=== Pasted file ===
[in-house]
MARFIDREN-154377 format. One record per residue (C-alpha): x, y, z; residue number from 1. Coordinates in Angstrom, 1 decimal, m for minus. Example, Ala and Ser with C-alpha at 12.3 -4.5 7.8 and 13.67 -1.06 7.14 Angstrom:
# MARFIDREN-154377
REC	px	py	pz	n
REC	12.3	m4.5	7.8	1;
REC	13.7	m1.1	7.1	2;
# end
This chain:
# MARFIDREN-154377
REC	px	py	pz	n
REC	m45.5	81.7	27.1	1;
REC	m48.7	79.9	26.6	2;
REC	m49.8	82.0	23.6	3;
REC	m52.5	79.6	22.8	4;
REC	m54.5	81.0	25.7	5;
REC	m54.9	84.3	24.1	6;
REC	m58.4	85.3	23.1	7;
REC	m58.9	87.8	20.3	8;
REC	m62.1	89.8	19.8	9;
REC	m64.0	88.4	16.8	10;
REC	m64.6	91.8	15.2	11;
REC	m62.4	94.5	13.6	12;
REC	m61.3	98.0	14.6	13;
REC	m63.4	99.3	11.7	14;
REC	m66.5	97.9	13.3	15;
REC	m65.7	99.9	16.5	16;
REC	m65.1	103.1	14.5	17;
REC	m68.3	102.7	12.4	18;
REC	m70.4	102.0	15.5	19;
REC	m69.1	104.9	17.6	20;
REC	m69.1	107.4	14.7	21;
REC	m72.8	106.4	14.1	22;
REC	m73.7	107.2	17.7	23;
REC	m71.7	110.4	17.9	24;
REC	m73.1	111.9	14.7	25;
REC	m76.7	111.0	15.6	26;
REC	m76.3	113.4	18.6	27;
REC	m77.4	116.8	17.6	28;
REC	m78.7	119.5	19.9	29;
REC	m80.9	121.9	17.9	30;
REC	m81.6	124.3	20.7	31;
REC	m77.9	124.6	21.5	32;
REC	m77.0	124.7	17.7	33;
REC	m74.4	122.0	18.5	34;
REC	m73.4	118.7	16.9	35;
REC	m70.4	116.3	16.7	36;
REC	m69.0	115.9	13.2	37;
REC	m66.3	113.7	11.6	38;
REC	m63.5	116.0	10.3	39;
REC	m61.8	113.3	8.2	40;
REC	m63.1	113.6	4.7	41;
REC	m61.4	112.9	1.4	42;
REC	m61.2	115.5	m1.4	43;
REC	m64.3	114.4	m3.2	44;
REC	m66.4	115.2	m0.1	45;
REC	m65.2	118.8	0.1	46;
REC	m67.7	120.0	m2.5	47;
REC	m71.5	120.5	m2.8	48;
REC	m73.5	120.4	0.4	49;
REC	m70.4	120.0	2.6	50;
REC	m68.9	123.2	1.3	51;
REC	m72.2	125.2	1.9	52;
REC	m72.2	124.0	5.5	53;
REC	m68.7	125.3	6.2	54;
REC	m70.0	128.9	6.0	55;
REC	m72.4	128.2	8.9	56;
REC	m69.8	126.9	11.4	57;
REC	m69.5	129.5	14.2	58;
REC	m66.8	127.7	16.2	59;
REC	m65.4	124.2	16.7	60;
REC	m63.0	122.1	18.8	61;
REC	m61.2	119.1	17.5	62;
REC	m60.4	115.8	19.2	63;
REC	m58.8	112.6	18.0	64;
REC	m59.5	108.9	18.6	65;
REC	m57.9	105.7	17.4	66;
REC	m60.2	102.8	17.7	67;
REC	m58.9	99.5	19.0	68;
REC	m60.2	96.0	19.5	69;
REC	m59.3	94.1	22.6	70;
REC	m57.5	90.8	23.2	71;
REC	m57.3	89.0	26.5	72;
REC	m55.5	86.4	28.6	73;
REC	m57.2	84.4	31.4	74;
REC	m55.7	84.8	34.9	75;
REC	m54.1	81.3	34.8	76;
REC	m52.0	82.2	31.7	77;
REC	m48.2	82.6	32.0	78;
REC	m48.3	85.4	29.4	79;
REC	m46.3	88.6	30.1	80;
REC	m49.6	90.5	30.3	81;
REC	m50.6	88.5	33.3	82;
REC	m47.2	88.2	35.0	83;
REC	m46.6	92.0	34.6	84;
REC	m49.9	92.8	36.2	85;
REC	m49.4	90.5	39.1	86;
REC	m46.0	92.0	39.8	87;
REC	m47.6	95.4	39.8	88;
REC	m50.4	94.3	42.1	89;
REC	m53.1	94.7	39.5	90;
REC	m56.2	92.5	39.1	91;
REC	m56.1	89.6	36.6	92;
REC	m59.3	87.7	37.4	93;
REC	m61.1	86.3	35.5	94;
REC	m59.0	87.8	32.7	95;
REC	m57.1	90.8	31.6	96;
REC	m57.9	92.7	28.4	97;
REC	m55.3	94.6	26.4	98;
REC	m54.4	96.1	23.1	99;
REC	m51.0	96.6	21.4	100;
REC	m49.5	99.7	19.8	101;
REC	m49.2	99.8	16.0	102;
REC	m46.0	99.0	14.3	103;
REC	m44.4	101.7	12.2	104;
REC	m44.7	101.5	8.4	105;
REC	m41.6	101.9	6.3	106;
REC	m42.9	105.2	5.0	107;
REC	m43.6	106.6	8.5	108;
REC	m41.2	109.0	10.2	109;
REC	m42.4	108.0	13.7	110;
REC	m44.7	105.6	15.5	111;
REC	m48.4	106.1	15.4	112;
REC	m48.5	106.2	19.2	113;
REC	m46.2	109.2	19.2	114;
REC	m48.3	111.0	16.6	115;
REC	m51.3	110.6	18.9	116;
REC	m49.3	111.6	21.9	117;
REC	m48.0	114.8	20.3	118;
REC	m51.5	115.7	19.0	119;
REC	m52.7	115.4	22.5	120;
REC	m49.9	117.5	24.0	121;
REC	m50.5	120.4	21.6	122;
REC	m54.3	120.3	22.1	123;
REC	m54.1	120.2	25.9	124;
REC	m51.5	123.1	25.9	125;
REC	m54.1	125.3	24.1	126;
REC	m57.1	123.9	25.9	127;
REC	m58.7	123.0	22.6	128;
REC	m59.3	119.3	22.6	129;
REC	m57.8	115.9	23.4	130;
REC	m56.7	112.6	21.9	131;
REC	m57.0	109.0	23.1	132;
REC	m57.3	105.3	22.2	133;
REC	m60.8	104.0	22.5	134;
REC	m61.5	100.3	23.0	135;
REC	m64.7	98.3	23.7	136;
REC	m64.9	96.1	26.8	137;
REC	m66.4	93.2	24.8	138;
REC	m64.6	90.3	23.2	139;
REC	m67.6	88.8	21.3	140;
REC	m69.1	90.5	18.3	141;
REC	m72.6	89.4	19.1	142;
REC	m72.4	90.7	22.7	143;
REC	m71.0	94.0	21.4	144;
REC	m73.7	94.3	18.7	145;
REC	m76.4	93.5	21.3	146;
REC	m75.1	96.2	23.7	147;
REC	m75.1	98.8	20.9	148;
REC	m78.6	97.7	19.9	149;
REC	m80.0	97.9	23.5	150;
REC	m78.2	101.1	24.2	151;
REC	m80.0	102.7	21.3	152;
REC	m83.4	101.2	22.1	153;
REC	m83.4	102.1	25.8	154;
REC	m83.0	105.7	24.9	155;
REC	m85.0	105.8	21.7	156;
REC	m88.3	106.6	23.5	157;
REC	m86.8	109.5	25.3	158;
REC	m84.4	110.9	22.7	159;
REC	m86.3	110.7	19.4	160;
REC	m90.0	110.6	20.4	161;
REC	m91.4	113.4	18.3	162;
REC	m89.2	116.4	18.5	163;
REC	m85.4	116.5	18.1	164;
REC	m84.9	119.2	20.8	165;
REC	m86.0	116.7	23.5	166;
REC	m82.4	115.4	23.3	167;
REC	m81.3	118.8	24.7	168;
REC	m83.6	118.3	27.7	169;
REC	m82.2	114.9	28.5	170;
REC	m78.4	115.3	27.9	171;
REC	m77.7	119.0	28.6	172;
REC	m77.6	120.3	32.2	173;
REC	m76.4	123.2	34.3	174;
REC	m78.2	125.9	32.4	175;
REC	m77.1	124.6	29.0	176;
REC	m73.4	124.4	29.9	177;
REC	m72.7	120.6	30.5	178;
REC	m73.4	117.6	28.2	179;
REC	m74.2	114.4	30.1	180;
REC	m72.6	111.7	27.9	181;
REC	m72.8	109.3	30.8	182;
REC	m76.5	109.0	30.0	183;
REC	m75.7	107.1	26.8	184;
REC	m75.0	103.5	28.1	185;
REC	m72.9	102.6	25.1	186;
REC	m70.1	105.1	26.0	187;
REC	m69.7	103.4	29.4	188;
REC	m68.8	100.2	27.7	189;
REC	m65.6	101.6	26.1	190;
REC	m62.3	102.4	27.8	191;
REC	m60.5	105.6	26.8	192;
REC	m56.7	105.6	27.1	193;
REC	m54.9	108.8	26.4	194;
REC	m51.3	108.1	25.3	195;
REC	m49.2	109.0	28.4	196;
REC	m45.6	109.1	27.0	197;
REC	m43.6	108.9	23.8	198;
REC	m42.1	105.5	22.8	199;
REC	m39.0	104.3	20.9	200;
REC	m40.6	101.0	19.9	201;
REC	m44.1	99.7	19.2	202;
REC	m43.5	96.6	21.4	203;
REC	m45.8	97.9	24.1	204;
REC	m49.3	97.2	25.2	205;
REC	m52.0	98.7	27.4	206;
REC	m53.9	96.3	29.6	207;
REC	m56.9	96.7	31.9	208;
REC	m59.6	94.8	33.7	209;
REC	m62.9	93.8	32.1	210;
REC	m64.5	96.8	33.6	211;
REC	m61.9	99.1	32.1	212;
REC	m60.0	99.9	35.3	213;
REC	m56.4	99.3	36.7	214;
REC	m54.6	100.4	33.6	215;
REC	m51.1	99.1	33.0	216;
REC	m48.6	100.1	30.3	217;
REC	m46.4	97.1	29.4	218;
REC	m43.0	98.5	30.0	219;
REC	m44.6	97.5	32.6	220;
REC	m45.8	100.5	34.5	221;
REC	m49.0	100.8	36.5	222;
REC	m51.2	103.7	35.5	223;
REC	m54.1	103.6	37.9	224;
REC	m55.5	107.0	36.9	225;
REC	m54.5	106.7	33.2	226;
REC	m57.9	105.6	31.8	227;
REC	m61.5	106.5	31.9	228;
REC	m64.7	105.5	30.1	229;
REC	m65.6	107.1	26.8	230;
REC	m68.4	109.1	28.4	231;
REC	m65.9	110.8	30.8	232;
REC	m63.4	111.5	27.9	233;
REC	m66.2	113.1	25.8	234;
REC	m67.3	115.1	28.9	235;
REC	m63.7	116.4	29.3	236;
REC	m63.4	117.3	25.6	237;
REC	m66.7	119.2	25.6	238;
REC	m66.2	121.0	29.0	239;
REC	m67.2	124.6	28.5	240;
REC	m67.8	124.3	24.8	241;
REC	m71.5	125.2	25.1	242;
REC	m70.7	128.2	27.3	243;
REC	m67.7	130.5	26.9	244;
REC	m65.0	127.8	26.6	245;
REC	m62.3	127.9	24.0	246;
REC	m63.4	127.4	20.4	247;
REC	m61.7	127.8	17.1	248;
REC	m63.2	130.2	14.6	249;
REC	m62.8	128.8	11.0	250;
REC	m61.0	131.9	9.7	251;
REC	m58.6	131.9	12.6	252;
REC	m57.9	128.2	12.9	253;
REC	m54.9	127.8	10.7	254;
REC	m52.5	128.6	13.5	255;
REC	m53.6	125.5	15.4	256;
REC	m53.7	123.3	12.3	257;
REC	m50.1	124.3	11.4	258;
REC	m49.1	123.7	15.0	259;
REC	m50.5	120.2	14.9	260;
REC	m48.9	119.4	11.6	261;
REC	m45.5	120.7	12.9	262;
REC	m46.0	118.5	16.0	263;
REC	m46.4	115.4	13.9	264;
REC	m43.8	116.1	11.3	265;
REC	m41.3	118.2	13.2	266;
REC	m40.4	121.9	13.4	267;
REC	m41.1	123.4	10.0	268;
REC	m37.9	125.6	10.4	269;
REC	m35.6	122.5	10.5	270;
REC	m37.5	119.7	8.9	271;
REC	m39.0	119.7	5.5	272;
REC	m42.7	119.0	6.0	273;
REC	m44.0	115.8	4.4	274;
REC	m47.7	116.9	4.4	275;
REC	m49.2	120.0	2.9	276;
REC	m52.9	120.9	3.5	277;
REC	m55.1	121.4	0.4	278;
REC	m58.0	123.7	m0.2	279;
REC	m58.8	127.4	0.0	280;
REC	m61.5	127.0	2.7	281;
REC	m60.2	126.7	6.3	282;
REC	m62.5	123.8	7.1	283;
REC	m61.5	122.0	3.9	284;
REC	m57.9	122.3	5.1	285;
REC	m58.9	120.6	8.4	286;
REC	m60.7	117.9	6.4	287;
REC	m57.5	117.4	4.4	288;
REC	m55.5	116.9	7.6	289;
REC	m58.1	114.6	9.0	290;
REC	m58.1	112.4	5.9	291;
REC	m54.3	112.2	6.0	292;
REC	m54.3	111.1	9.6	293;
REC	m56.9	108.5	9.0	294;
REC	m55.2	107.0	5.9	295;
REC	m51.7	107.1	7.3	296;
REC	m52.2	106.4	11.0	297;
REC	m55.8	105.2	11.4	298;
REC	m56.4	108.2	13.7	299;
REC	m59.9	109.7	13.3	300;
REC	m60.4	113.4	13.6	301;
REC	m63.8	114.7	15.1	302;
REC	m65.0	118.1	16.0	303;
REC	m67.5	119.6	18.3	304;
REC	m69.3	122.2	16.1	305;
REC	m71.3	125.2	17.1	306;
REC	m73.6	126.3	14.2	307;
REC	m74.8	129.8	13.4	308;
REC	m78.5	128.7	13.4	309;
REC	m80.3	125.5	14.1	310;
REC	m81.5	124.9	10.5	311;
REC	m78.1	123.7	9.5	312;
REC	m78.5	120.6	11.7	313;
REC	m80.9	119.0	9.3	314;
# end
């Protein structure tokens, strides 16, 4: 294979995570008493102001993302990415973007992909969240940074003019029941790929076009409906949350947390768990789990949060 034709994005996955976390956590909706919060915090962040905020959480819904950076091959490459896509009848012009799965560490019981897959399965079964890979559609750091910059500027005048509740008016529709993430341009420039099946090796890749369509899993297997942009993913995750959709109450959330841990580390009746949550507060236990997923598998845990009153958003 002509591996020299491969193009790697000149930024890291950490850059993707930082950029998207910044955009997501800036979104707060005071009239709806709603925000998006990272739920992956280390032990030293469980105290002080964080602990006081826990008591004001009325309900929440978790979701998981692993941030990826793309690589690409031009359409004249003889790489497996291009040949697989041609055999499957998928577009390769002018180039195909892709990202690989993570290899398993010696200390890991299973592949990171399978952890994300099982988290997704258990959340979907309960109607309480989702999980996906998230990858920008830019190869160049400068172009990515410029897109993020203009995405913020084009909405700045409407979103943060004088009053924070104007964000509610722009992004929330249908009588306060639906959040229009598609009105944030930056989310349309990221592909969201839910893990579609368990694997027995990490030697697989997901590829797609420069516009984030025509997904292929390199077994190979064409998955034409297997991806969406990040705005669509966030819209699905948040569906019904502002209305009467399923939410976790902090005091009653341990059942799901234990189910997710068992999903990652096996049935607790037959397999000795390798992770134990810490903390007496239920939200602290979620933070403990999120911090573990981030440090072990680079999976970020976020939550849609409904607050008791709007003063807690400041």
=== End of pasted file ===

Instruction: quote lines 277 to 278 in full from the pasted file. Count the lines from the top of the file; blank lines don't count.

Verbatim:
REC	m40.4	121.9	13.4	267;
REC	m41.1	123.4	10.0	268;